Research and education outreach on soil health practices to benefit 125,000 wheat farmers, environment in Great Plain states
MINNEAPOLIS, November 30, 2017 /3BL Media/ - General Mills continues to invest in soil health practices on U.S. agricultural farmland with its latest contribution of $735,000 to the National Wheat Foundation who together with the Soil Health Partnership, will advance widespread adoption and implementation. The funds, equally distributed over the next three years, will be used to conduct soil health research on wheat farms and education outreach to more than 125,000 wheat farmers across the Northern and Southern Plains.
The United States has a diverse climate and the ability to grow all kinds of crops throughout the country. And while farmers in most of the United States grow a lot of corn, soybeans, wheat and cotton (these crops, called “commodity” or “row” crops, account for almost 240 million acres of the 325 million acres planted to crops), farmers also grow a wide range of fruits and vegetables, from apples to lettuce to pumpkins, and everything in between.
By Sam Eathington, Monsanto Vice President, Global Plant Breeding
Anyone who has a backyard garden knows that growing food can be challenging. Some years, it’s really dry, and even when you water in the morning and in the evening, your garden still looks thirsty. Other years, an unknown disease or insect sets in—your plants look feeble, and they produce fewer harvestable fruits and vegetables. After all the day-in and day-out work, this outcome is quite discouraging – knowing for all your effort, you’ll probably harvest less, and it likely won’t taste as good.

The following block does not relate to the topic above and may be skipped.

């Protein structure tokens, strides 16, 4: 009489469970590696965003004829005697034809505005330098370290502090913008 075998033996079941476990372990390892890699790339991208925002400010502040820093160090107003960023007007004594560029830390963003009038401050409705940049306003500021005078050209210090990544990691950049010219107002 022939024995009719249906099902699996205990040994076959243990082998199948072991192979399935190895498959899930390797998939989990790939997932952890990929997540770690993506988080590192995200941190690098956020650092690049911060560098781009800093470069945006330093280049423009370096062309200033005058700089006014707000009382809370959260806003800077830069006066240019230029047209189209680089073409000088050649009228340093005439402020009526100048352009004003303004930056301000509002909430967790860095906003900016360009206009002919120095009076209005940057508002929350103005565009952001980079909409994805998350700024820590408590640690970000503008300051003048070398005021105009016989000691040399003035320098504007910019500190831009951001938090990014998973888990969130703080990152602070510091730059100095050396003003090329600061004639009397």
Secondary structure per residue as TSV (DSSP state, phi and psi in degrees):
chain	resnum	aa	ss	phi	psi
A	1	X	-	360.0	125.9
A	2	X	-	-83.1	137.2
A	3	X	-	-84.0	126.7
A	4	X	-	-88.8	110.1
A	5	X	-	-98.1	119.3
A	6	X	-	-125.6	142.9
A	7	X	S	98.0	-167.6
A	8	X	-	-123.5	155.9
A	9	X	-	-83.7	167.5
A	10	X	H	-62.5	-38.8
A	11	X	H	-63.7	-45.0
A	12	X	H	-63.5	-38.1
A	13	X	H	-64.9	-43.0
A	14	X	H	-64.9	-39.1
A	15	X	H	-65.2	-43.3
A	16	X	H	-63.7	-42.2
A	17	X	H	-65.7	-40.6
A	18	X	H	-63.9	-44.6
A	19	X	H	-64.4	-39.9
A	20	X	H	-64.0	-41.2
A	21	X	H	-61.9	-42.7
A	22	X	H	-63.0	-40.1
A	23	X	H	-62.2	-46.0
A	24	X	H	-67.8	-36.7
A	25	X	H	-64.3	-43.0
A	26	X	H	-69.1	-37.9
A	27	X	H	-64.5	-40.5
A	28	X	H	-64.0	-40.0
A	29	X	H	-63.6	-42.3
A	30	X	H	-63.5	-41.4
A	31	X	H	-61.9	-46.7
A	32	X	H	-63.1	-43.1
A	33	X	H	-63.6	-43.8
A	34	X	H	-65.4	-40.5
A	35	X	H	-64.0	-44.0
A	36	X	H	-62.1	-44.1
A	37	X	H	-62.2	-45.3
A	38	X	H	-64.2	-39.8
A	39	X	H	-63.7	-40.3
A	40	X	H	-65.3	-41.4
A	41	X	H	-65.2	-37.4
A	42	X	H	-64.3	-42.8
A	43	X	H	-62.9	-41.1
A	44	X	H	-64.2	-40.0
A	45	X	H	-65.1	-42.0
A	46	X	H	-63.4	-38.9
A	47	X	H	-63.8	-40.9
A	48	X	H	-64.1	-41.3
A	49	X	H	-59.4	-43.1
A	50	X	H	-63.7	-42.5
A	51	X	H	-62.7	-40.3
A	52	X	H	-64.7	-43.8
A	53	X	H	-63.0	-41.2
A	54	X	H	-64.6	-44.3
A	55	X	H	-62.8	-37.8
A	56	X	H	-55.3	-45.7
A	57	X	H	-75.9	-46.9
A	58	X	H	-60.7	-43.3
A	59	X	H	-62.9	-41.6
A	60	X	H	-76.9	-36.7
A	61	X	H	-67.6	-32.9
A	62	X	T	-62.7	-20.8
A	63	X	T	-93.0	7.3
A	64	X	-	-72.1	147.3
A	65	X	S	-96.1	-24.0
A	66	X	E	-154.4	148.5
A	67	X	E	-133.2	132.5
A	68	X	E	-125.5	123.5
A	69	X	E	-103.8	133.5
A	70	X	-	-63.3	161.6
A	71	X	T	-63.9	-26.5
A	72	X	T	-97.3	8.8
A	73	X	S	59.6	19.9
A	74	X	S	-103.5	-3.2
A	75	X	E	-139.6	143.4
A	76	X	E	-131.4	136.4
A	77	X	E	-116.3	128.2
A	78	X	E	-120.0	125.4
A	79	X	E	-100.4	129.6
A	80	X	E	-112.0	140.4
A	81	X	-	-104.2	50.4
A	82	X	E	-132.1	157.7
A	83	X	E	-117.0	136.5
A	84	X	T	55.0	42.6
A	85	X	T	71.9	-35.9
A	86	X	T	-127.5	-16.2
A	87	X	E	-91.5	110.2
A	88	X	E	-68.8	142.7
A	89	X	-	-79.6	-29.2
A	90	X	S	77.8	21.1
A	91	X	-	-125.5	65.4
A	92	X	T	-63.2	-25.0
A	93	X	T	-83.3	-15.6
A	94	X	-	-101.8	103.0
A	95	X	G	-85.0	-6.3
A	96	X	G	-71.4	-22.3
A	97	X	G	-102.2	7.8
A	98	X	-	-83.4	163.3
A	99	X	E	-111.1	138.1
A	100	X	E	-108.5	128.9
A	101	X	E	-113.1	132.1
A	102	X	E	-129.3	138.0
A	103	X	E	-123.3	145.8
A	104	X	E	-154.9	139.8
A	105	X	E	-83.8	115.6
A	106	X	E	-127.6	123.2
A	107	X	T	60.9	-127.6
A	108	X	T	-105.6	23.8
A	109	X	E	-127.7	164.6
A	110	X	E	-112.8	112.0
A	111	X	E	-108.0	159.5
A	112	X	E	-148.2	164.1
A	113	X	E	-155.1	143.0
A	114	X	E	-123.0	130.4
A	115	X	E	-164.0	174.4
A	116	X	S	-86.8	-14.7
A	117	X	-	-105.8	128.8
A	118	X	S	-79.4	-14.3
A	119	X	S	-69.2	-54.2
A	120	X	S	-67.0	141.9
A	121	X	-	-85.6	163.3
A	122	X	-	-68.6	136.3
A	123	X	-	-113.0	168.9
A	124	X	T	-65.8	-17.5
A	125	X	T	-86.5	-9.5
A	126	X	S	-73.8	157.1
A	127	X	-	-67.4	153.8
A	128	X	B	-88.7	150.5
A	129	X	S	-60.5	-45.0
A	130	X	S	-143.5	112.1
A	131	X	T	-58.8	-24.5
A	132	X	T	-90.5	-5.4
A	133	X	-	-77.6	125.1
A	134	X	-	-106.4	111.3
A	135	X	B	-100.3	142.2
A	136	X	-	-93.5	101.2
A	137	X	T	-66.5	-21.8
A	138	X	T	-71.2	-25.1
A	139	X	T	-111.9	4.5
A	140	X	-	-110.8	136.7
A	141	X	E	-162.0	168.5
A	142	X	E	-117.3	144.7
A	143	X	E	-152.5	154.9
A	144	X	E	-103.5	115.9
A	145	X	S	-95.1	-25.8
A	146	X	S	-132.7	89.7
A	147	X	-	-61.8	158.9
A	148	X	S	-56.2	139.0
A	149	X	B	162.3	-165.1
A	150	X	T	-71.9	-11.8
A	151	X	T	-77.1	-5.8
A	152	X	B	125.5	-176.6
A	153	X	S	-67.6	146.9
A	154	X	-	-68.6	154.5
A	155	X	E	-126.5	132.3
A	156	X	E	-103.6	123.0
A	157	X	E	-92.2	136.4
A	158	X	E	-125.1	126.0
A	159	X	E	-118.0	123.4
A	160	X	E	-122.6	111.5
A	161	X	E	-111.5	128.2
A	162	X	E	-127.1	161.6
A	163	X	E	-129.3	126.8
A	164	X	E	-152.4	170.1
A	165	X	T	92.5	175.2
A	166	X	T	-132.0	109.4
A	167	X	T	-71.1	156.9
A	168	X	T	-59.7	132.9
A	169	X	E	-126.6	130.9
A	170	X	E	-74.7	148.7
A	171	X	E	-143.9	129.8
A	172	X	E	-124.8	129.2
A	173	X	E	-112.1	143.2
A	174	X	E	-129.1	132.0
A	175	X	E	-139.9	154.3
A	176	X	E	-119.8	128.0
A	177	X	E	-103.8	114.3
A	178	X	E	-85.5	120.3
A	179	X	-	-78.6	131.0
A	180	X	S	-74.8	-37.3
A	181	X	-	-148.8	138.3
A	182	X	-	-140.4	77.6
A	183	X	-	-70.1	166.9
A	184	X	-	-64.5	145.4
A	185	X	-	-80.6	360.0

Speaking on the 2013 CGI theme of "Mobilizing for Impact" Mars' Chief Agricultural Officer Howard-Yana Shapro highlighted the importance of uncommon collaborations in fighting malnutrition and hunger in Africa #CGI2013
Conservationists must find common ground with farmers, if they are to achieve their goals of stemming biodiversity loss, says Braulio Dias, the Executive Secretary of the Convention on Biological Diversity (CBD).
“In the past we have given most of our attention to the traditional conservation strategy of protected areas. But that won’t work on its own. More and more, we at the Convention are highlighting biodiversity as part of the solution to agricultural problems, rather than an impediment to economic development.”
(3BL Media) St. Louis, MO - Sept. 25, 2012 - Monsanto Company today announced that it will provide a royalty-free research license to the academic community and other non-profit research institutions to a newly issued US Patent related to the Agrobacterium transformation method.